On the ground, you see a pile of sh*t - an allusion to the fact that Putin has a special security officer who follows him with a briefcase to collect his excrement because he is afraid that if someone else gets access to his sh*t they will be able to figure out his medical conditions. This is the ultimate North Korea-like paranoia that probably comes from Kim the Third himself. Finally, the bottle on the ground is probably an allusion to the water bottle with Novichok traces that confirmed for the German investigators that Alexey Navalny had been poisoned by Putin in August 2020.


On Feb.16, 2024, just several days ago, Putin killed Alexey Navalny. Not with his own hands, of course, but given how he believes in supernatural forces working for him, I would think that it made Putin happy, to know that Alexey Navalny died in prison two days after the Valentine's Day and two days before the anniversary of the Ukrainian Revolution of Dignity. I wrote a story about Navalny's death here:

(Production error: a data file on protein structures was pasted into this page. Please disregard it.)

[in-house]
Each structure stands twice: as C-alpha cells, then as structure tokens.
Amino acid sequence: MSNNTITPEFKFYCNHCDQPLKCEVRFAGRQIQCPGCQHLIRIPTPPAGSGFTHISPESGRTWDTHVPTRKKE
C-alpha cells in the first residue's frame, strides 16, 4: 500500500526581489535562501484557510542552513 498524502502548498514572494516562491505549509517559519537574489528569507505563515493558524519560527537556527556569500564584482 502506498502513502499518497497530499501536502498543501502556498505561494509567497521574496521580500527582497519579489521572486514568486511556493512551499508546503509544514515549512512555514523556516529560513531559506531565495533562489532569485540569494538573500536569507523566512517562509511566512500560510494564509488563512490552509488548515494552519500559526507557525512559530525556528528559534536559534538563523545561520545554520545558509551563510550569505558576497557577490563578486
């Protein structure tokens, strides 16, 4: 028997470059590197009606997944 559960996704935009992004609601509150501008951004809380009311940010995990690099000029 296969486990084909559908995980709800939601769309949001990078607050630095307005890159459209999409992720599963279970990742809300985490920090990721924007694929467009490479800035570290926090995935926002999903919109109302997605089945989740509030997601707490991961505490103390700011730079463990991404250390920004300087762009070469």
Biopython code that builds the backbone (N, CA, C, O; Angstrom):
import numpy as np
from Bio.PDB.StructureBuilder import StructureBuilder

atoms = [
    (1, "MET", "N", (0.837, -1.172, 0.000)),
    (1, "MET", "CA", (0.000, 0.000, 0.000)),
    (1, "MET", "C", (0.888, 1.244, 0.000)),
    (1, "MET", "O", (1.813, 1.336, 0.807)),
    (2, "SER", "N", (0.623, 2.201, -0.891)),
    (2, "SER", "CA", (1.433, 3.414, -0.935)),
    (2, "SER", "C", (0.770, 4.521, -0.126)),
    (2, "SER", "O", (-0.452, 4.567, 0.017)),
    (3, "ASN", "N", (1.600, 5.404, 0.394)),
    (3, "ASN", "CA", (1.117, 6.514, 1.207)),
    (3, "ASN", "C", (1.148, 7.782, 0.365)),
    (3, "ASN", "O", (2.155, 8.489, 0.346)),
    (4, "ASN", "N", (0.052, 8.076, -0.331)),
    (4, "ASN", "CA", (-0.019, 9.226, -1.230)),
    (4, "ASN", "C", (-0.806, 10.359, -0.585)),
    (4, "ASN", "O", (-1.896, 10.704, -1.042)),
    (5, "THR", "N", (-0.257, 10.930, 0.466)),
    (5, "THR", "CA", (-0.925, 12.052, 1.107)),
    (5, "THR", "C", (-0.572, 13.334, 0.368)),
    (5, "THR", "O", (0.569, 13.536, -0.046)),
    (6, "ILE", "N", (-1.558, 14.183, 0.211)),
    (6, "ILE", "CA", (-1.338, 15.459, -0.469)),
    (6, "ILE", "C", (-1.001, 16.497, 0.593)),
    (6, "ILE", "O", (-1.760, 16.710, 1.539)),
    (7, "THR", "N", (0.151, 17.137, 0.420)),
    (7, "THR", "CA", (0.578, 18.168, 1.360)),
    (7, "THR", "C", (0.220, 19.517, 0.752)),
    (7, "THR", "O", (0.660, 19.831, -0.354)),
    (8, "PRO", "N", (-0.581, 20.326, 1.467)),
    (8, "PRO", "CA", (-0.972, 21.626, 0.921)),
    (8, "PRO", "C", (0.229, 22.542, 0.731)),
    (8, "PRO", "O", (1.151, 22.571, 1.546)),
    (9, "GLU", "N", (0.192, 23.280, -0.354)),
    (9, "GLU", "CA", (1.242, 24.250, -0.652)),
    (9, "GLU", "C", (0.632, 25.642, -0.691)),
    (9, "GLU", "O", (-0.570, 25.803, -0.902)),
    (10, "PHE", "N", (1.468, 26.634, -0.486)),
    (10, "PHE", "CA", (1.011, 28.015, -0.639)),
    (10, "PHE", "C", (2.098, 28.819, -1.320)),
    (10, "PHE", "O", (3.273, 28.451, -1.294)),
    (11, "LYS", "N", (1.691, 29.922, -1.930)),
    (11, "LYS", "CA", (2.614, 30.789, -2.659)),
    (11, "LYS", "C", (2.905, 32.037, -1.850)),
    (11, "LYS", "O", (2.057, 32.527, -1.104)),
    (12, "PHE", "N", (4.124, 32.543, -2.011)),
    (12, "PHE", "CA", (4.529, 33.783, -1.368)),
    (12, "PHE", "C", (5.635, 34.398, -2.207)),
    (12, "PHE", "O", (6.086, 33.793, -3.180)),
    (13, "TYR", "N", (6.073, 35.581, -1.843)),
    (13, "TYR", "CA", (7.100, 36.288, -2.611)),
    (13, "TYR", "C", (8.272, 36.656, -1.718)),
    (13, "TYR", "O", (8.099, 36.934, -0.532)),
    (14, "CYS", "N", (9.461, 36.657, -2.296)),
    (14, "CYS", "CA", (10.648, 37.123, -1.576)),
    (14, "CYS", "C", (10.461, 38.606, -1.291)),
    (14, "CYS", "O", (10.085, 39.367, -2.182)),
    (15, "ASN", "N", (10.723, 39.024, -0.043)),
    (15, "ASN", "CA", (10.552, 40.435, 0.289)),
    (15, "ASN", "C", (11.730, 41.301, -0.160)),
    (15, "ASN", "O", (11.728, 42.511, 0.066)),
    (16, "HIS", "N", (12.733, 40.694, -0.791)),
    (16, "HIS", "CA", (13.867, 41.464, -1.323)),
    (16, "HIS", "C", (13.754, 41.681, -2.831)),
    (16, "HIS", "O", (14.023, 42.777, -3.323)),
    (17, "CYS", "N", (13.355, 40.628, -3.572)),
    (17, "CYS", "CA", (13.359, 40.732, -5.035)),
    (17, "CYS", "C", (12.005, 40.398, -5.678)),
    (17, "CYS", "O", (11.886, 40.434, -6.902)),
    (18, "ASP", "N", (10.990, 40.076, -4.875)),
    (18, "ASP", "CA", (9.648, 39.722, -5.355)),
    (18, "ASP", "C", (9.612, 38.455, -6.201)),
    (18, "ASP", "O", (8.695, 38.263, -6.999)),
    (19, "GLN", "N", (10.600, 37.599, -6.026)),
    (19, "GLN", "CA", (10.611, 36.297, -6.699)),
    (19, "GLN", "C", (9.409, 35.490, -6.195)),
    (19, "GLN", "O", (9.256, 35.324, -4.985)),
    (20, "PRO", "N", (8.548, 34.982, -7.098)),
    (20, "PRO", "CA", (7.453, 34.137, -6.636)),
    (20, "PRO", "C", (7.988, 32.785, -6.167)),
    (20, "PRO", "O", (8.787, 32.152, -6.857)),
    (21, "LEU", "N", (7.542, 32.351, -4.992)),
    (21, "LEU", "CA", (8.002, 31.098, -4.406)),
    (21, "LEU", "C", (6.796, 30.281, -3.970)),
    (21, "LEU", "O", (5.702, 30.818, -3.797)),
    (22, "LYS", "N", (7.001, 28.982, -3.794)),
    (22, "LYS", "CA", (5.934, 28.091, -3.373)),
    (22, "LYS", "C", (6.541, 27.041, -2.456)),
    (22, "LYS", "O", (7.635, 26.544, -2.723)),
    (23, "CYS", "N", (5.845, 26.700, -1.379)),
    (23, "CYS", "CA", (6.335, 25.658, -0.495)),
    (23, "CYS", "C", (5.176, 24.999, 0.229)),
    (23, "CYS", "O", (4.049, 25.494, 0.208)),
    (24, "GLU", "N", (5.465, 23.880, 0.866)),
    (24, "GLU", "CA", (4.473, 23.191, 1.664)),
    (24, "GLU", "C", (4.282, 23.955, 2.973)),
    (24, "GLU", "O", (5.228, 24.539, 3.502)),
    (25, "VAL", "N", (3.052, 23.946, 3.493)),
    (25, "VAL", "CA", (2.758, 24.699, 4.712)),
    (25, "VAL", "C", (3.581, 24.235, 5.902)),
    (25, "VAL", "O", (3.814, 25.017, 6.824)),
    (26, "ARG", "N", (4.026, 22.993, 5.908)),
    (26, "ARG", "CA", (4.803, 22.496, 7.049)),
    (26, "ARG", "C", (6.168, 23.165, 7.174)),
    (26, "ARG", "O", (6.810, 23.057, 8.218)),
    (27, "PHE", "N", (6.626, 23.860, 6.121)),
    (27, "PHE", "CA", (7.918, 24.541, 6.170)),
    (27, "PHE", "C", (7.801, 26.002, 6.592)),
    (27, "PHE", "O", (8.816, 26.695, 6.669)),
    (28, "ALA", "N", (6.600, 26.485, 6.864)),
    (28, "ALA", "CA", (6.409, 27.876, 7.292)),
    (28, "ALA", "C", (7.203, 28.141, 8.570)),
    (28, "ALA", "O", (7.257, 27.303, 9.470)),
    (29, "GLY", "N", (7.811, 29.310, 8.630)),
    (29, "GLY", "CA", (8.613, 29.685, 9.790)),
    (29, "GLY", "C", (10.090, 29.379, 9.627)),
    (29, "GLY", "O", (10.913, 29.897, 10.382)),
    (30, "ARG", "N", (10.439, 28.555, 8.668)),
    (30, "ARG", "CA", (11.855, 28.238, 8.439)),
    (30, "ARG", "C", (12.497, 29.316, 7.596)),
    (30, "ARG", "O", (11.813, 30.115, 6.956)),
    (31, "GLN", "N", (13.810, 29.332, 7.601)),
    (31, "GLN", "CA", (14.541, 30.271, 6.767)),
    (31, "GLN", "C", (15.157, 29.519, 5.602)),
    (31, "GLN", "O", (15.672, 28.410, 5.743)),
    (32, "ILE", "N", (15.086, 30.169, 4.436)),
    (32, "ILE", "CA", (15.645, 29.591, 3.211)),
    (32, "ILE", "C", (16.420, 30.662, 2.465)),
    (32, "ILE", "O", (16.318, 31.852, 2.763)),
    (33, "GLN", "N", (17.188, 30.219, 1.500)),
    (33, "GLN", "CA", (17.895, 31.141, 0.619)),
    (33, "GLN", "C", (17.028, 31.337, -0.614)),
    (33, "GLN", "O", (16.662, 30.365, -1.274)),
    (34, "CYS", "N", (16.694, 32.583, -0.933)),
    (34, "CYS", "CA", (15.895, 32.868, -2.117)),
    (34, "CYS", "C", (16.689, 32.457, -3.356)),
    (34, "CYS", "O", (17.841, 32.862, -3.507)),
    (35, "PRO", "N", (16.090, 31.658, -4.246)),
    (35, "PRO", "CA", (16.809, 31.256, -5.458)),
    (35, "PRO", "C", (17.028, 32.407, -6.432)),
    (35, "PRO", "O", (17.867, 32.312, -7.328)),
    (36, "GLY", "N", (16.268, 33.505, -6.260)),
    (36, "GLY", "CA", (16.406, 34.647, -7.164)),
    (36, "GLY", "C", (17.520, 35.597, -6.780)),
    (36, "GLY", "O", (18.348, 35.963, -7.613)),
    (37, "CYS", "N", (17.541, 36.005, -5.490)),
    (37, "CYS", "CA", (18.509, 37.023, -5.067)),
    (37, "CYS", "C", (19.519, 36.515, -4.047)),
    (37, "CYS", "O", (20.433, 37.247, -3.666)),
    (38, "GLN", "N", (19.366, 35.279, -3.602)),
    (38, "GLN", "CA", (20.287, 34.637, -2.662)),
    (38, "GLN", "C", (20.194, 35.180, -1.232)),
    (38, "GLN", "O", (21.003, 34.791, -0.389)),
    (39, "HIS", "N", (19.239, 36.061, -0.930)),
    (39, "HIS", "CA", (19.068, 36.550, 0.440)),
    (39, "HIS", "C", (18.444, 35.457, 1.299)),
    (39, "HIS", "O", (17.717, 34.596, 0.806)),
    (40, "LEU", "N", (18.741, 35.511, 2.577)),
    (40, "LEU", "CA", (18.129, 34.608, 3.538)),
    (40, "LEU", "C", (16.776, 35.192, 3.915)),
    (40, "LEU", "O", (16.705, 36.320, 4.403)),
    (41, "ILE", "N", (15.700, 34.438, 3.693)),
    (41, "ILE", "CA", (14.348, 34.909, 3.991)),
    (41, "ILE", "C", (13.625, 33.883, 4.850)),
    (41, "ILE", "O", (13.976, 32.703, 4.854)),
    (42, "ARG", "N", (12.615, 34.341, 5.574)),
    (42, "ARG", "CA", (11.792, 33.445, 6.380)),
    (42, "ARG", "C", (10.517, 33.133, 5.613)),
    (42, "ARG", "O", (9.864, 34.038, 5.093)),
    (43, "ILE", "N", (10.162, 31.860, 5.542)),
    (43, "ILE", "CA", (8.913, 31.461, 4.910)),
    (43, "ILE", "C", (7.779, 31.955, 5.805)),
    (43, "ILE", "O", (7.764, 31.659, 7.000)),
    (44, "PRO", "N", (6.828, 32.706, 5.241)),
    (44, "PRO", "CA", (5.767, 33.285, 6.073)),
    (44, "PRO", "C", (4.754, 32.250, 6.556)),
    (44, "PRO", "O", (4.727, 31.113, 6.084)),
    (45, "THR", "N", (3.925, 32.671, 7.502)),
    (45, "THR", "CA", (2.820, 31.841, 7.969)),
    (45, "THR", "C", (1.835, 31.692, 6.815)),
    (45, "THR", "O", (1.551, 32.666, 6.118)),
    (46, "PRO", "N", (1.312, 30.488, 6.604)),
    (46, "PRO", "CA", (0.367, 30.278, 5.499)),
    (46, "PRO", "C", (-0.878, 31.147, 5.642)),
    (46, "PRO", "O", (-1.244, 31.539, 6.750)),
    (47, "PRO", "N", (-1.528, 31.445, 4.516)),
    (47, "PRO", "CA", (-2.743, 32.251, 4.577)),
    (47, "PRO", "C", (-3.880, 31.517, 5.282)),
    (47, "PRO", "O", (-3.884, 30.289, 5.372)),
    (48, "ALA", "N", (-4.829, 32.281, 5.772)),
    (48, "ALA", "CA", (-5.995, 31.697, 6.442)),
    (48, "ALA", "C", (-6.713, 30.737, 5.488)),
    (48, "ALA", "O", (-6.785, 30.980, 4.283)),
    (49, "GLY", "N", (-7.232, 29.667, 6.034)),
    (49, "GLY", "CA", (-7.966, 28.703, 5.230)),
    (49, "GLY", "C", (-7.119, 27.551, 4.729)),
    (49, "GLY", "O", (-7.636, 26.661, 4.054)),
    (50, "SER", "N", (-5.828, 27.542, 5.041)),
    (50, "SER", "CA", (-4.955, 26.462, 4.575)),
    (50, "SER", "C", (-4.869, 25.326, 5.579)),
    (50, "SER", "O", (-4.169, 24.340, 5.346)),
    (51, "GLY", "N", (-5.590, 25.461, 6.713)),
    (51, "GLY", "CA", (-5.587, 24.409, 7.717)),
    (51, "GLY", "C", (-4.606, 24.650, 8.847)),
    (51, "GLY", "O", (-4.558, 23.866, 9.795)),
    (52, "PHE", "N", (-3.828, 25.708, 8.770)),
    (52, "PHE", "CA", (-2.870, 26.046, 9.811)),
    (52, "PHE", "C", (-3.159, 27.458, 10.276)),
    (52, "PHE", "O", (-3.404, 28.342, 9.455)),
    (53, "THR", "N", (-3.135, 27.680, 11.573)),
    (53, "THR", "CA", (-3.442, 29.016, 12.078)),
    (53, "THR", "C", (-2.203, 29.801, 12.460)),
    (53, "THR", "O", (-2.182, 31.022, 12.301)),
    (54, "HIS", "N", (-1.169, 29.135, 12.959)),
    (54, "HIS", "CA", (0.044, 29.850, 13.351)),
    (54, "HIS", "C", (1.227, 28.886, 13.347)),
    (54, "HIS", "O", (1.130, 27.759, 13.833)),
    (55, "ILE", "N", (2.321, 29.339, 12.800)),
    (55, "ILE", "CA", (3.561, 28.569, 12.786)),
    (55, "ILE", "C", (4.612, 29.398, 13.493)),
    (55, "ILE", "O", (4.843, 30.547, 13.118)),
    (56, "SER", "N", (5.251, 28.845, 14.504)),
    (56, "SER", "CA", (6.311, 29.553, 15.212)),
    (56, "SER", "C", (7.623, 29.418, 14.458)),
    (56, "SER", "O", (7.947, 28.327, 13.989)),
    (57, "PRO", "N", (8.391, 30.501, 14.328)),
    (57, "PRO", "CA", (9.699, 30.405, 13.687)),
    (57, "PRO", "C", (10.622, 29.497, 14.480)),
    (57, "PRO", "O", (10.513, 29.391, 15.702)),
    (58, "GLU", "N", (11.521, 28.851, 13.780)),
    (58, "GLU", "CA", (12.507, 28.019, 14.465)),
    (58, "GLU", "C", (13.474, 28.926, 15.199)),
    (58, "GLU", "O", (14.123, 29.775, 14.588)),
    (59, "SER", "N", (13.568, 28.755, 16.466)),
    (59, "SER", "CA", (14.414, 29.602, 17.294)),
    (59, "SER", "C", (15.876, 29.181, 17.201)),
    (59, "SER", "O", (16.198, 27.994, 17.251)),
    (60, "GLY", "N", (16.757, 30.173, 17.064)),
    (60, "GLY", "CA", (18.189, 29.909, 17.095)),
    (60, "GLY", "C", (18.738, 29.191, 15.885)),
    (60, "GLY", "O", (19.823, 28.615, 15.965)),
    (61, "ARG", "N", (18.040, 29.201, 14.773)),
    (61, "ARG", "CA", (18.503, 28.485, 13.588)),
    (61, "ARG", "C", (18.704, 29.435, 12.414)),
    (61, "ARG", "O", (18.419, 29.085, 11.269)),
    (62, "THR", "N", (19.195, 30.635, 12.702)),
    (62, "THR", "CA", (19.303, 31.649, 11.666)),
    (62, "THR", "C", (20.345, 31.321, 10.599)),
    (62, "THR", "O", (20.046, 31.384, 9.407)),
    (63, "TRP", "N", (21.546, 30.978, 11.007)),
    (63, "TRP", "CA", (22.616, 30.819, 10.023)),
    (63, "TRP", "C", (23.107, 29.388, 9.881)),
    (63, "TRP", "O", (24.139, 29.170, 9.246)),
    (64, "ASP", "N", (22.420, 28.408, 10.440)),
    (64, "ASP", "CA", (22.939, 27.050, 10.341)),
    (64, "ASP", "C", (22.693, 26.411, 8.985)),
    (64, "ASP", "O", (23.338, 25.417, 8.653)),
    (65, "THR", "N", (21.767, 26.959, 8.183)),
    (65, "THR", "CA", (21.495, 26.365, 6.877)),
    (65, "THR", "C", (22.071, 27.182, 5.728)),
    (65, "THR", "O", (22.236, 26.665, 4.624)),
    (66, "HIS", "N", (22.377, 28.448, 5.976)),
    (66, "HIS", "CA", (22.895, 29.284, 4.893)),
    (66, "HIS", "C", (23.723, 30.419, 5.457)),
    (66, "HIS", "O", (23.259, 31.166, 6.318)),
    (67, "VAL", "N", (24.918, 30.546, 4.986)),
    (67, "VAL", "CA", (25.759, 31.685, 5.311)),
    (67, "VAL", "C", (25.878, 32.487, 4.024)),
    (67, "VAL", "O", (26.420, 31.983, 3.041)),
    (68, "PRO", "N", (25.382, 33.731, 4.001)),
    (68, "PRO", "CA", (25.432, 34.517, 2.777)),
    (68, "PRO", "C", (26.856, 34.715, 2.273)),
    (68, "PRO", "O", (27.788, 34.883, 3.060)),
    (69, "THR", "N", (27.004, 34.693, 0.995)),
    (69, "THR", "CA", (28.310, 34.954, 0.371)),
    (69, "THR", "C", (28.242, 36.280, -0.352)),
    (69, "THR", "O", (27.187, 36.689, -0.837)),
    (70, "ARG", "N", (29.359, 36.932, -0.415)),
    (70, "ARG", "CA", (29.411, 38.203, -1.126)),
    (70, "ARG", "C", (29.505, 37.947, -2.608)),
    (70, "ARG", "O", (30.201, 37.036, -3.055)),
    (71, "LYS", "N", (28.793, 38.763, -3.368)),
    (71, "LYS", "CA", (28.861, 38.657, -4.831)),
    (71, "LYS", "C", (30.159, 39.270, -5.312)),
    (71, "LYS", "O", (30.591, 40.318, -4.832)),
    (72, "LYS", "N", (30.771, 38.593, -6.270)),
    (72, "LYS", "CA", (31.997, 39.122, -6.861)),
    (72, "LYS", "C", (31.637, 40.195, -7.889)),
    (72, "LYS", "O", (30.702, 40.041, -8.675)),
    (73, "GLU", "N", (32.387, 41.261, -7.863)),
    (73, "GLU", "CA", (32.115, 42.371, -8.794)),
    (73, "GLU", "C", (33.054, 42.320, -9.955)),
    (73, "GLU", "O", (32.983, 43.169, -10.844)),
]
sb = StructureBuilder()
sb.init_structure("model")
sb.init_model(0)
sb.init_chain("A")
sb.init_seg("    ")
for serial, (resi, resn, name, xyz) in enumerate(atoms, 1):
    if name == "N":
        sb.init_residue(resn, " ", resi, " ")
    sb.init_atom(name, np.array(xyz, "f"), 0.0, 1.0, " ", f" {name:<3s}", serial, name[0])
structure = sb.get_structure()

Several months ago, in October 2023, when the rumors of Putin's death broke out, I wrote a series of stories about that. This one made a Top Story:

The second story was based on Putin's response to the rumors of his death:

And the third story was my reflections on how immortal Putin is:

As a side, I also wrote a piece on the Overton window, a technique that is often used in Russian propaganda:

I obviously have my own long history with Putin. I decided not to return to Russia when it became painfully clear to me that he turned full-on dictator after his 2007 Munich Security Conference speech where he said that the collapse of the Soviet Union was "the greatest catastrophe of the 20th century." A year later, he started his project of returning the lost lands with Georgia and I wrote a story about this:

Two days after Putin invaded Ukraine 0n February 24, 2022, I published this emotional story as I was trying to grasp the reality of the war:

A little over a week later, I wrote another story baring my emotions: